It helps to know the size of a shorebird in order to ID it. One of the ways to judge size is to look at the shorebird in relation to other birds near it, especially other shorebirds.
In the above photo there is a mixture of shorebirds and Sandwich Terns who have black bills with the yellow (mustard, get it) tips.
Start at the top of the photo and you will see two shorebirds who are large. They have long, grayish legs and bills that are longer than the length of the head. These are Willets, a fairly common, large shorebird who is about 15 inches long. Having the Sandwich Terns, who are 17 inches long, nearby, helps confirm that the Willets are a large shorebird.
It's helpful to get to know Willets because if you're trying to identify a shorebird and it's standing near a Willet, you can immediately get a sense of that shorebird's size ( large, medium, or small) compared to the Willet. We say a Willet can be a good "marker bird," one that helps you measure the size of neary birds. Get to know a few other shorebirds well that can also serve as your "marker bird."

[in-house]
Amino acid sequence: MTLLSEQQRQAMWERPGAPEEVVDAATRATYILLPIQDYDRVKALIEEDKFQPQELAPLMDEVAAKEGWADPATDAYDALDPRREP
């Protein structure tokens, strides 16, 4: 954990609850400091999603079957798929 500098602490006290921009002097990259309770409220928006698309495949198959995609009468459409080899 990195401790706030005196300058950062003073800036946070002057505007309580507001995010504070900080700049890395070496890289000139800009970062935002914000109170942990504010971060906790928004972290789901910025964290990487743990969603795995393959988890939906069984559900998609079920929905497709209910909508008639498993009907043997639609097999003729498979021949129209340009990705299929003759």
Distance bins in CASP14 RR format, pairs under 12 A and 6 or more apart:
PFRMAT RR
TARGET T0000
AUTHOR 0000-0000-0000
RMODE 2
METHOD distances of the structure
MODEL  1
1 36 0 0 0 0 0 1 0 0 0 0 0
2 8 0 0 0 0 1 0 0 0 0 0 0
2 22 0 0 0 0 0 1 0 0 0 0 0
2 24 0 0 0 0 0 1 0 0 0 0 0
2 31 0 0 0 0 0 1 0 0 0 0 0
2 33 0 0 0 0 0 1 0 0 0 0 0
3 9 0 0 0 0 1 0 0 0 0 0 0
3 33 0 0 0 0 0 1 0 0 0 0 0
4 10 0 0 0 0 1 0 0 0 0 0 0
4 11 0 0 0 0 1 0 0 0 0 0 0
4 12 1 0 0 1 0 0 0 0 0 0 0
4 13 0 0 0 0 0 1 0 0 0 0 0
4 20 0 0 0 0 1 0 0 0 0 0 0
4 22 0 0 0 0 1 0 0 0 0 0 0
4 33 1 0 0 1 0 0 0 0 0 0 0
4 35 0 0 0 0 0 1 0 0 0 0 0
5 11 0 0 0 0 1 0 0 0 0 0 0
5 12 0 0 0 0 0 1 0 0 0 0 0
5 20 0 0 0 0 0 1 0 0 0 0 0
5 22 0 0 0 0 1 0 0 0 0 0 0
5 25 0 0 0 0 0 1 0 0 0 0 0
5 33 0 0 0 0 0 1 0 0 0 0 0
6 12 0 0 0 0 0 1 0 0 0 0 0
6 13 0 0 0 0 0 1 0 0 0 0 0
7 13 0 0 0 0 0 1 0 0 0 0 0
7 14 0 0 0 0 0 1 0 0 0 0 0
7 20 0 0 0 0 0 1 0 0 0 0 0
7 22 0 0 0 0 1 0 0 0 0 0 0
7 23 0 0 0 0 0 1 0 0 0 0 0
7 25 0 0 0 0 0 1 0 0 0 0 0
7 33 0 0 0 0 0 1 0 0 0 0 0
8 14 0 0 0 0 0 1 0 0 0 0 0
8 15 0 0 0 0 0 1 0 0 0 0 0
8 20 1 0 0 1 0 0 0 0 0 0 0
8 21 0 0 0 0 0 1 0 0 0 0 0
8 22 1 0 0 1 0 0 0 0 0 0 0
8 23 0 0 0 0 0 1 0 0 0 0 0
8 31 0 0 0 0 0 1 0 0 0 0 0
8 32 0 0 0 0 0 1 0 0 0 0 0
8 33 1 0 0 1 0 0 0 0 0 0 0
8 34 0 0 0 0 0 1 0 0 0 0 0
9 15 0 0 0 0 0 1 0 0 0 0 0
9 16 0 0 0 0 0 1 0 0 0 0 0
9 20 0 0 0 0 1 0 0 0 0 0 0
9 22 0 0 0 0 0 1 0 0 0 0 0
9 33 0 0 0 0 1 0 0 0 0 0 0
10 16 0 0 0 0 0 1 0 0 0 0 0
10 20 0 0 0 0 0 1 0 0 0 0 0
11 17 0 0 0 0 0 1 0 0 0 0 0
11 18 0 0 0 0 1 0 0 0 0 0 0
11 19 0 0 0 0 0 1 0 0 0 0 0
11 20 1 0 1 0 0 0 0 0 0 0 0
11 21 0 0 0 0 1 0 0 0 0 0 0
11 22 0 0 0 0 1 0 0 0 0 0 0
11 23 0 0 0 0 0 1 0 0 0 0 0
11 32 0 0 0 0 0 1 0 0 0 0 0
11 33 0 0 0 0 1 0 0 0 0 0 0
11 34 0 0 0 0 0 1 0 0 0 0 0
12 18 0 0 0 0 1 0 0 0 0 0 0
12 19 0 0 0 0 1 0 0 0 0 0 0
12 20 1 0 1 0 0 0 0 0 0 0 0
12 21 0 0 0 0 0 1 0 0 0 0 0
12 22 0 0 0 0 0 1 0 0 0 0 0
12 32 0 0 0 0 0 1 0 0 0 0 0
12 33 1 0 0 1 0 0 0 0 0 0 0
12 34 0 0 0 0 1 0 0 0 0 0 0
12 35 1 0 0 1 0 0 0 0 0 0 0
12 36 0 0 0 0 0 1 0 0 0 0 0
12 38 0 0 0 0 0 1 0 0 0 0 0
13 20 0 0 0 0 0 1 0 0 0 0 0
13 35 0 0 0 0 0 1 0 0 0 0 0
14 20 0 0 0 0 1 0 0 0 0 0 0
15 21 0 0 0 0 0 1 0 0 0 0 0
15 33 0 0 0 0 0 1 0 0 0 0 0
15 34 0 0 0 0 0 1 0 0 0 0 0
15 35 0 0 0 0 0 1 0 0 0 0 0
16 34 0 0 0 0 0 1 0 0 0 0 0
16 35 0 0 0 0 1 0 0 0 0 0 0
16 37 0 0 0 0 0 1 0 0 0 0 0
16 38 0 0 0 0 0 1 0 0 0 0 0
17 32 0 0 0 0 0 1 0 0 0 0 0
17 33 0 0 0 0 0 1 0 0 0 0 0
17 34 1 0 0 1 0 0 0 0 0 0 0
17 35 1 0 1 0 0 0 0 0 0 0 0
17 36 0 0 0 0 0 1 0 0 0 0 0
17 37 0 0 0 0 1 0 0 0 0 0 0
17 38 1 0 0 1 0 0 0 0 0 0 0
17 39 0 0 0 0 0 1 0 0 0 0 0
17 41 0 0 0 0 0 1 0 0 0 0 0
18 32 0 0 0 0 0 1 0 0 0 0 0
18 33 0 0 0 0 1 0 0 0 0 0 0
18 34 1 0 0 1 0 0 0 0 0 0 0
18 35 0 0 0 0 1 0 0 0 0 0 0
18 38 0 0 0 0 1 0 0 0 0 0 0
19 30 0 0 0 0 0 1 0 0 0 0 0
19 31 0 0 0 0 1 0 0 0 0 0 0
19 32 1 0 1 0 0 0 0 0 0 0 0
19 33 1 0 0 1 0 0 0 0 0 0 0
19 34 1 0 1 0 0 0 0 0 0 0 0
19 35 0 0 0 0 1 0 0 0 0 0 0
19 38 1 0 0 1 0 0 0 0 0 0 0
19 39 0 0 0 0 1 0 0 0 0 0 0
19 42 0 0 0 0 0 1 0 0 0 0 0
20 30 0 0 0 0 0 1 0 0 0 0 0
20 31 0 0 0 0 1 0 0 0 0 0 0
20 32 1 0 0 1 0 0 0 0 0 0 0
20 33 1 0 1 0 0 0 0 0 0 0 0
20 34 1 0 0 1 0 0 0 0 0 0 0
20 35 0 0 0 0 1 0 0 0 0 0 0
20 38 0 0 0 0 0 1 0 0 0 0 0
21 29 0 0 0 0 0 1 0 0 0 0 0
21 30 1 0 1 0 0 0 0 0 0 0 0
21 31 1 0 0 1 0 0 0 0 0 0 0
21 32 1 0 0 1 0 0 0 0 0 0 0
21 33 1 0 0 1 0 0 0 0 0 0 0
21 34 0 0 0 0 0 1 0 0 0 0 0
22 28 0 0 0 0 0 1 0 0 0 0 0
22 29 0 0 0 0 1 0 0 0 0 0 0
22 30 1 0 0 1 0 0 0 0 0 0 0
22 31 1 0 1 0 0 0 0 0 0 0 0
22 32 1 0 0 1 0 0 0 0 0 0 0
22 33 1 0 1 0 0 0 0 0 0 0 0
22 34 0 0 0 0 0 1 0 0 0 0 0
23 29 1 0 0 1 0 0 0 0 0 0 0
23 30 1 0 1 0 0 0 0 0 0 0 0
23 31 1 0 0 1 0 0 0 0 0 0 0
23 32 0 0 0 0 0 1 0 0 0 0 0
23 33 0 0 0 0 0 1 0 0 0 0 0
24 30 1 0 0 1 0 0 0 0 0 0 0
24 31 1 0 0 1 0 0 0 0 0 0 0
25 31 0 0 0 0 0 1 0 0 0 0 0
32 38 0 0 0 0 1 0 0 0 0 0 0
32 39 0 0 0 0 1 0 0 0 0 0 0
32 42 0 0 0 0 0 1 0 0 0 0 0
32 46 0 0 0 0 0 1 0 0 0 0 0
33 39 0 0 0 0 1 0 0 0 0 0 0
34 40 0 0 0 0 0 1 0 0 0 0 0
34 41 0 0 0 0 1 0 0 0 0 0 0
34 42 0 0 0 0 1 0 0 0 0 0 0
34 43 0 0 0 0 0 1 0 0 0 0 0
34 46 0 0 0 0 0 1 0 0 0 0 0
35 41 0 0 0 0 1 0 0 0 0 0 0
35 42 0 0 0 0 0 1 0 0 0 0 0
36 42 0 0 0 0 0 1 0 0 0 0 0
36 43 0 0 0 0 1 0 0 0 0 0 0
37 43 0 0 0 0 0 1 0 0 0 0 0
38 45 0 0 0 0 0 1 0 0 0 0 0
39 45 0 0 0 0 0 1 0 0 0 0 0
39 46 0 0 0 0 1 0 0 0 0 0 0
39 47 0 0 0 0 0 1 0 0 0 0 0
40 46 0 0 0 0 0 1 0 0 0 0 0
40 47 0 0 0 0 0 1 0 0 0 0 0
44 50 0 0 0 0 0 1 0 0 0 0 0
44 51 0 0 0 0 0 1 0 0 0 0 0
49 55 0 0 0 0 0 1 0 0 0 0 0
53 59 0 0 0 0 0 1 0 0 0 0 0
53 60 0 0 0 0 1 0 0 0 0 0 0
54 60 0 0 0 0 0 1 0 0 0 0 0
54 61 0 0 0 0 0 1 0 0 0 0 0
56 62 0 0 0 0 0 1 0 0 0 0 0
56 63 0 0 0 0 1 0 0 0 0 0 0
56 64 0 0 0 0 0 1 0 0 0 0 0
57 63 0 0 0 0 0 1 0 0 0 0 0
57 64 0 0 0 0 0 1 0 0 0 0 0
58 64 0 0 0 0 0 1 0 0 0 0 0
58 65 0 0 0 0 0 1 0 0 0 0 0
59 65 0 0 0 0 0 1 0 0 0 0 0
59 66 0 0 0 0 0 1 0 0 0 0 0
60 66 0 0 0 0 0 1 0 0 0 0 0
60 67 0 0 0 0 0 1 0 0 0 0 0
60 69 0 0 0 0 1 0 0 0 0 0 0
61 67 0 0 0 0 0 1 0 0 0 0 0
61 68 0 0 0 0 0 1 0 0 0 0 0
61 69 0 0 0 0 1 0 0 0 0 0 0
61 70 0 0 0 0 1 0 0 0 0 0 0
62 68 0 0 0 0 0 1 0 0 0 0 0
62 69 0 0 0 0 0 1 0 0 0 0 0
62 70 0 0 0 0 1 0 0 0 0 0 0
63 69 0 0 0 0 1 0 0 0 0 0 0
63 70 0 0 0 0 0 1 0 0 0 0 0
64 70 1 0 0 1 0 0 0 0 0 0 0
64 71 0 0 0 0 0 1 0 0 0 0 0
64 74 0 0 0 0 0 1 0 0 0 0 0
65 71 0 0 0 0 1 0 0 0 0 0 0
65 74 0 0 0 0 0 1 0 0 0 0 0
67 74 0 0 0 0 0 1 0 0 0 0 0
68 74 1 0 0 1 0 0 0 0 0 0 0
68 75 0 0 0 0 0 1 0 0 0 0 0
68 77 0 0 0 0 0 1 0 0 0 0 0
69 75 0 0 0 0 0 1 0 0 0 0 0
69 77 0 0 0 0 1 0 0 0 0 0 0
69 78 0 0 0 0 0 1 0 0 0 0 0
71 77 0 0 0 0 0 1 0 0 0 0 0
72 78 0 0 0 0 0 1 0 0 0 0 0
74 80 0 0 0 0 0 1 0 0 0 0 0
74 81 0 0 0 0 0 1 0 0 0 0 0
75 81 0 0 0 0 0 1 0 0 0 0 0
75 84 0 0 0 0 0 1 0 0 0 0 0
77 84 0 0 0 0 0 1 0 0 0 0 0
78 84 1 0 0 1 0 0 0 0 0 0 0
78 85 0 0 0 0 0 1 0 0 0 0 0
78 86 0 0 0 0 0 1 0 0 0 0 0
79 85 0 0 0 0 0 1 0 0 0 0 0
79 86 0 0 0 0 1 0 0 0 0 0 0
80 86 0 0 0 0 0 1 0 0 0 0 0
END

In the middle of the photo are a large number of meduim-sized (compared to the Willet) shorebirds whose bills are about the length of their heads. These are Red Knots (who are only red in their breeding plumage, not this winter plumage).
In the front of the photo, you can then see two other shorebirds. The one on the right, with the rusty back and brown "U" chest mark, is slightly smaller than the Red Knots. It's a Ruddy Turnstone.
After looking at the Red Knots and Ruddy Turnstone, who are meduim-sized shorebirds, it becomes clear that the pale shorebird on the front left of the photo is quite a bit smaller. This bird is very white below with dark legs, a pale gray back and dark bill. It's a Sanderling.
Practice this judging of relative size the next time you're near shorebirds.